“I used to think it was clever to confuse comedy with tragedy. Now I wish I could distinguish them.” – John le Carré, author
Comedy in most of our minds translates to, “the story has a happy ending.” And usually that’s exactly the case. Let’s be honest, it’s hard to imagine Elf ending with Buddy getting banished from New York, never settling down with his one true love Jovie, and finding out his best pal Michael is a terrorist. (Do you like how I just cleverly disguised all the spoilers for the movie I’m writing about?)
Sometimes, though, comedy is a tool for helping us get through the more gritty experiences in life; this idea forms the premise for Good Morning, Vietnam. Adrian Cronauer (Robin Williams) is a radio personality that is sent to war-torn Vietnam to give soldiers something to smile about when they listen to the radio. The audience is given a clue as to the previous state of the airwaves at the beginning of the movie as a monotone voice reads the news. The decibel needle is barely bouncing. Contrast this to when Adrian is sitting in the control seat…dead airtime is left behind in the dust. The decibel needle lunges into the red zone constantly. Since I used to be the creative director at a radio station tasked with keeping a keen eye on decibel levels, I cringe to think about what Adrian’s antics must sound like on the other side of the radio. Sometimes he is literally screaming into the microphone. But the soldiers love him – and we love him – because he somehow manages to squeeze comedy out of an incredibly depressing landscape.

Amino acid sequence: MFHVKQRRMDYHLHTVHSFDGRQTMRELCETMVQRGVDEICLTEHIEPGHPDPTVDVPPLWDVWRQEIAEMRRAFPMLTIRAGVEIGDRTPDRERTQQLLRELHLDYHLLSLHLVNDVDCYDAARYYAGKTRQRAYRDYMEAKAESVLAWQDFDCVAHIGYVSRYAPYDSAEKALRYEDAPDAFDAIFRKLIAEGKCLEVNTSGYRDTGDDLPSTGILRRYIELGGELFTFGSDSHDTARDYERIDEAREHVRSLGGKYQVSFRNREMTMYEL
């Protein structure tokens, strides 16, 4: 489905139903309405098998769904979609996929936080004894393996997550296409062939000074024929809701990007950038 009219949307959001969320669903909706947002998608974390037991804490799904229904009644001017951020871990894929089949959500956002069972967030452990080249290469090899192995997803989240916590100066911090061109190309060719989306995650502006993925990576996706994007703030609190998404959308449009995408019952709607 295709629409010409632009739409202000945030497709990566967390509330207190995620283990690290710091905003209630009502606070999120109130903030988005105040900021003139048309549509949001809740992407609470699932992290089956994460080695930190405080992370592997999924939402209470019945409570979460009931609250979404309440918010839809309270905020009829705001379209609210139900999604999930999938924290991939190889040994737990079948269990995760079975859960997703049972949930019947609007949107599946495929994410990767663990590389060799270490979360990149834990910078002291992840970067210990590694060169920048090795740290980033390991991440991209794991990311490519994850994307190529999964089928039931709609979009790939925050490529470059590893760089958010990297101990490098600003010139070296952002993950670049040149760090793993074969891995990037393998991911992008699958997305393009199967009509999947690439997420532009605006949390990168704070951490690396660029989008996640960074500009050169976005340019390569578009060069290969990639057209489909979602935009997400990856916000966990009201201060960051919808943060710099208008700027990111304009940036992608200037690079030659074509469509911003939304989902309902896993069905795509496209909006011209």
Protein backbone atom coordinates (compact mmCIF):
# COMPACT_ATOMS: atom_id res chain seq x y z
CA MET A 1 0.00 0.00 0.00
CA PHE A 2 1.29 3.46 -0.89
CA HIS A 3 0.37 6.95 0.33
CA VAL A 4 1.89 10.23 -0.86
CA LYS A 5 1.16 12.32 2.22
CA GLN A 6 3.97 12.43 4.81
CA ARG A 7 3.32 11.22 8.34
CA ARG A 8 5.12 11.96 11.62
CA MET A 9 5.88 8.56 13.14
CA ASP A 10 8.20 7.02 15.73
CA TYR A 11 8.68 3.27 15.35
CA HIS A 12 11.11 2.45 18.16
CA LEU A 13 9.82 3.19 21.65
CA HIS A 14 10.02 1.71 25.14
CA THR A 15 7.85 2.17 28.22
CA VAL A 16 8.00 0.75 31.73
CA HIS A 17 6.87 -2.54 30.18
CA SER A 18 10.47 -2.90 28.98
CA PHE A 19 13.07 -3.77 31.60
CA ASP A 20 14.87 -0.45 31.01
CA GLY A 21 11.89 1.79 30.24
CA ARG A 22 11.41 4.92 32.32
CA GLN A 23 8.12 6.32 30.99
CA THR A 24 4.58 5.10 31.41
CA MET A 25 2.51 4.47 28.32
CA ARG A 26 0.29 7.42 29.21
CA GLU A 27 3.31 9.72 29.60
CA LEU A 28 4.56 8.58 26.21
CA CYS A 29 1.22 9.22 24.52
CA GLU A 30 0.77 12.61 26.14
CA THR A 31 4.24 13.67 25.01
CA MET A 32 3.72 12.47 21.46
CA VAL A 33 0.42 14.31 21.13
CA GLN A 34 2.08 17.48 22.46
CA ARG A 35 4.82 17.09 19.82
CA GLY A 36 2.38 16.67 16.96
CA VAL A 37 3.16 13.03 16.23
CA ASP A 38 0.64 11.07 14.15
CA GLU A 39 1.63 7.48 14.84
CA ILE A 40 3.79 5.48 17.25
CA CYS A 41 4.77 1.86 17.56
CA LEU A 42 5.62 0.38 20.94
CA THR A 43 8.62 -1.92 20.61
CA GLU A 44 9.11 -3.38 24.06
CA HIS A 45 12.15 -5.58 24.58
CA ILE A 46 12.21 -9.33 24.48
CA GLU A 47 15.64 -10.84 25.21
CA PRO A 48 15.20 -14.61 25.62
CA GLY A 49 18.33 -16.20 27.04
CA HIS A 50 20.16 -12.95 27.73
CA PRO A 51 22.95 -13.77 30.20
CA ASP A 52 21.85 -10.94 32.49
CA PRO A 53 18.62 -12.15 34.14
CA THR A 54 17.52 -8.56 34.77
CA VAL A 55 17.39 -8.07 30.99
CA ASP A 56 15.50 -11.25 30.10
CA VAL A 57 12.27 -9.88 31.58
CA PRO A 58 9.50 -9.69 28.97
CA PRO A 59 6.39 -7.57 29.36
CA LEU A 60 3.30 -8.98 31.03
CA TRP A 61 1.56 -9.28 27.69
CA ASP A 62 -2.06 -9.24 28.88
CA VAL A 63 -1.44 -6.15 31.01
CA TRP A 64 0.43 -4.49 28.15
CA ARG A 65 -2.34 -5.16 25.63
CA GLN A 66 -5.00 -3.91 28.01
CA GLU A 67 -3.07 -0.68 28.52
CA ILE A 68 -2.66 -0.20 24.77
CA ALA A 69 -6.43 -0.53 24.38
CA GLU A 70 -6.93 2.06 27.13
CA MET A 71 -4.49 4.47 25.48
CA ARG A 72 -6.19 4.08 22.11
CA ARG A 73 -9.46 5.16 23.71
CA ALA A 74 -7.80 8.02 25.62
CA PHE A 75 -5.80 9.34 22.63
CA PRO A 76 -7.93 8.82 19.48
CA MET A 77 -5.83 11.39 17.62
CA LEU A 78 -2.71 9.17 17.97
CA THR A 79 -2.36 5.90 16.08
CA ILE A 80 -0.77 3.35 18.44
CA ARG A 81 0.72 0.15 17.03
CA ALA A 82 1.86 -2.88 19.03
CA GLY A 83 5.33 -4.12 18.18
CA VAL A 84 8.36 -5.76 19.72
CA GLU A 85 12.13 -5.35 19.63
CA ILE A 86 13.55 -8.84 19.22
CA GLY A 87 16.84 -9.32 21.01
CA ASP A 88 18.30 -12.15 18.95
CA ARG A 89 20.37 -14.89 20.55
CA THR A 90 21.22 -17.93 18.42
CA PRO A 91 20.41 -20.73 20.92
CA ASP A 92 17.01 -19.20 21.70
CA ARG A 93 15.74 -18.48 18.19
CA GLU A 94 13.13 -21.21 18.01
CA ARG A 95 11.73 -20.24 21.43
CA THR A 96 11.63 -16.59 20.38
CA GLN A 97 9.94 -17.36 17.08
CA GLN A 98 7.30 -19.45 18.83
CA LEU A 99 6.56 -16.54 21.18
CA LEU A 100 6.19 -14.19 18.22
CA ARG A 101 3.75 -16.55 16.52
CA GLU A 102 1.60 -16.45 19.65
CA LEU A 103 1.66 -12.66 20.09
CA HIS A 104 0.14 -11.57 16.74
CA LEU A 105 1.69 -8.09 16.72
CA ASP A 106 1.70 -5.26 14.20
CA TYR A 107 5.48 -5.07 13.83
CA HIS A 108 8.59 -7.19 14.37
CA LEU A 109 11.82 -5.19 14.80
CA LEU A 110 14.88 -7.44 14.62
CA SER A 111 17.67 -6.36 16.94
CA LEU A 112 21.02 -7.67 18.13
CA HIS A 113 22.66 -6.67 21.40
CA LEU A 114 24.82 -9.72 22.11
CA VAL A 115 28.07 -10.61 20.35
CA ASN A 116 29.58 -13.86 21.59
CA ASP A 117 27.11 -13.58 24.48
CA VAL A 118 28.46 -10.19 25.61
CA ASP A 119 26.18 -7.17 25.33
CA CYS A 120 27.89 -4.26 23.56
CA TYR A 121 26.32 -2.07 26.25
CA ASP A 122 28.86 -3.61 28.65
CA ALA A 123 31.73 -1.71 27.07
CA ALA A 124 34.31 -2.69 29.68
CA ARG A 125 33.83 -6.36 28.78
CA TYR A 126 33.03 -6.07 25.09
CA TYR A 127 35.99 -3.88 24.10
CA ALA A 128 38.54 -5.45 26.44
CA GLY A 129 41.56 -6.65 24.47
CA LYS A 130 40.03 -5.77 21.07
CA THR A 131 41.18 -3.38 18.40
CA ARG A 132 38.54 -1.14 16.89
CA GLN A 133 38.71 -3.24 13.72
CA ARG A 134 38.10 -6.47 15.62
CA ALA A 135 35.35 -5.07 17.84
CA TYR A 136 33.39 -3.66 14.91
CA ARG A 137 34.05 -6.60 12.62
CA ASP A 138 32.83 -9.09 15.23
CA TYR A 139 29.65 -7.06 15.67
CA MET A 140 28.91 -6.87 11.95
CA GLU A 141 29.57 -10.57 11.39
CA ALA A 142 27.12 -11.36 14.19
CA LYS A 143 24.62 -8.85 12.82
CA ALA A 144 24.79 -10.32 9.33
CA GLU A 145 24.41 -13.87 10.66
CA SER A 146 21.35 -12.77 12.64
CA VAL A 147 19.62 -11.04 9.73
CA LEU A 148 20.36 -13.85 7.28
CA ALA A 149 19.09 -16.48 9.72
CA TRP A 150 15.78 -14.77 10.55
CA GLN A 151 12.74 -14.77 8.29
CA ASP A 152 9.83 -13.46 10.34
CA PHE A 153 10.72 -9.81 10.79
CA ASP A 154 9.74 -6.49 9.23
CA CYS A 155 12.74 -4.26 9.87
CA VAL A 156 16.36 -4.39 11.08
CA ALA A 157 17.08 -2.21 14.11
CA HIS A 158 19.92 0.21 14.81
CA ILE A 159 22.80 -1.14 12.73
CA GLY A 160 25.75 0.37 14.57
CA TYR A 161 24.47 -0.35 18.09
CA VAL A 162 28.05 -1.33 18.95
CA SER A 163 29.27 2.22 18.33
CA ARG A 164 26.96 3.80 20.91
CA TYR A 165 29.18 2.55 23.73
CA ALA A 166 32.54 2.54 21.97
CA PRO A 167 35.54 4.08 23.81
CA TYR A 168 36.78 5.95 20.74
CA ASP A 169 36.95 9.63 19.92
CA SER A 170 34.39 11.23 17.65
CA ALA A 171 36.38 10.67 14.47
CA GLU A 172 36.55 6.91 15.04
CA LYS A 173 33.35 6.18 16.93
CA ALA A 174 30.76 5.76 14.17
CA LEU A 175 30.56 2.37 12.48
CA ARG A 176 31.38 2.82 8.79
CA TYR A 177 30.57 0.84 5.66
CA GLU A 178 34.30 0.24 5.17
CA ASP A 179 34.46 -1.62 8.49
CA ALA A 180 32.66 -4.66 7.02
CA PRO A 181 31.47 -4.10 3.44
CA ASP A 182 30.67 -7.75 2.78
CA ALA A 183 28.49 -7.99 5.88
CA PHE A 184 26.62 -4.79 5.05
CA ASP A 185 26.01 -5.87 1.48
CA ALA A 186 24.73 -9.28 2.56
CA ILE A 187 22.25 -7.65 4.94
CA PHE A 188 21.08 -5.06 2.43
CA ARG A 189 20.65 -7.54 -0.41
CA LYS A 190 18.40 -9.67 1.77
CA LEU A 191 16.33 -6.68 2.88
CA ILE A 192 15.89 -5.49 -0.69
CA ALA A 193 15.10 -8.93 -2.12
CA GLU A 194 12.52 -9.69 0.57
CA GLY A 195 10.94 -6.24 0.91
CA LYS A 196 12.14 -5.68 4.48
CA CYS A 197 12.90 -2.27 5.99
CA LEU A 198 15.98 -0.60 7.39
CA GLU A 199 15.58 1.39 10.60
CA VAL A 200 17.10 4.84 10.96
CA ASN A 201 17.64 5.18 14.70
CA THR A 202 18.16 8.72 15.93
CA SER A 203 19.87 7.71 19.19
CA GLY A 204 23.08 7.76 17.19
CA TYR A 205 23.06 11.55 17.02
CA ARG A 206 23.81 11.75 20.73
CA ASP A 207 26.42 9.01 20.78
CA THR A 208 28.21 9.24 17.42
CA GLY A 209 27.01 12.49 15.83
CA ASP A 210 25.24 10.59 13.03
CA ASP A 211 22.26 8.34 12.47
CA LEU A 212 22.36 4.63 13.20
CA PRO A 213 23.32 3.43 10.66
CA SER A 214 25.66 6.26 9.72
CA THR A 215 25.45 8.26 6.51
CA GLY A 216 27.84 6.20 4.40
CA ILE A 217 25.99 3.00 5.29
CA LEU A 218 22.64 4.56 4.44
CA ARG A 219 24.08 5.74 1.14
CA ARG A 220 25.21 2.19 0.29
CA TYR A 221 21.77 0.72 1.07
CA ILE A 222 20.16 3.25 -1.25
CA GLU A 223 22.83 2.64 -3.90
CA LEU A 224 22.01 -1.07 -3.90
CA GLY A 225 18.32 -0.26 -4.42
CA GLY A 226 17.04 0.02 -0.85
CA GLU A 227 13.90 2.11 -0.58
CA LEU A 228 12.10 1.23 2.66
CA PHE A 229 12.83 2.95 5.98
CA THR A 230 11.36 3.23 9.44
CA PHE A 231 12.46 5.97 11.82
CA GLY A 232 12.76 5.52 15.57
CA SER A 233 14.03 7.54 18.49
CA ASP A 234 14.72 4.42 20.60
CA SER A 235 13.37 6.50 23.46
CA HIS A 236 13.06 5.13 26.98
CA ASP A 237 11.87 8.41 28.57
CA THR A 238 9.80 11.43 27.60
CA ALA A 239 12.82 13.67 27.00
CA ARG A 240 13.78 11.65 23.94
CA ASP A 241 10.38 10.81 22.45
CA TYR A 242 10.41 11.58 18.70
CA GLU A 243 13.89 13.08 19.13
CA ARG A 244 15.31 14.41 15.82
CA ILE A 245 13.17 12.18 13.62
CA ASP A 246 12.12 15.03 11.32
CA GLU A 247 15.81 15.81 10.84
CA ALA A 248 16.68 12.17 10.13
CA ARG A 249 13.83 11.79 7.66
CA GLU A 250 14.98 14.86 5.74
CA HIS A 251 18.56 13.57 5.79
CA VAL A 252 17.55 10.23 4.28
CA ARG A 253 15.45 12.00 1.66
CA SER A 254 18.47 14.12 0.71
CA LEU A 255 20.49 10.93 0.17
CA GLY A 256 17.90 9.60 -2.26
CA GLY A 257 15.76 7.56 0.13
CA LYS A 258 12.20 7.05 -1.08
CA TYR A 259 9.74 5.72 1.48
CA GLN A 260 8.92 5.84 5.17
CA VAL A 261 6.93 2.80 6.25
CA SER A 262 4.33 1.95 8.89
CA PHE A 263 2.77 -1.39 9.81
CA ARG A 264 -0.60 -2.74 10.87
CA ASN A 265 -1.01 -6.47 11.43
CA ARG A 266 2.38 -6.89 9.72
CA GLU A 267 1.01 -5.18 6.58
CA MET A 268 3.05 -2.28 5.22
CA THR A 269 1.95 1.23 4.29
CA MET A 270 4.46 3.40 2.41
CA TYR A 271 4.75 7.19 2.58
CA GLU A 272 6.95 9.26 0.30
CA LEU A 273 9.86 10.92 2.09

Perhaps the best example of the juxtaposition between comedy and tragedy in this movie is when Adrian Cronauer plays the song, “What a Wonderful World,” by Louis Armstrong. The filmmakers decided to edit footage of the Vietnam War into a montage while the song plays. When we hear, “And I think to myself…what a wonderful world,” we see an explosion and a bloodied sandal in the middle of the street. When we hear, “I see friends shaking hands saying how do you do,” we see protesters holding picket signs. Should viewers smile because of the thought that the world can still be wonderful during chaos? Or should we cry because of the horrible things we are watching unfold onscreen? The screenwriter seems to suggest both. This is the paradox of Good Morning, Vietnam.
This story does not end like Elf. Adrian’s love interest, a Vietnamese woman named Trinh, says to him before they part ways, “Thank you for being so kind. So many things not happen the way you wanted.” He keeps his sense humor until the very end: “I say tomato, you say xioh phoung.” They shake hands. (Not even a hug?! Gee, cultural barriers are so confusing.)
At the end of the day, I’m afraid many of us will have aspects of life that did not turn out the way we wanted. When that happens, we can take a page out of Adrian Cronauer’s book and keep comedy closer to tragedy than our culture is sometimes comfortable with.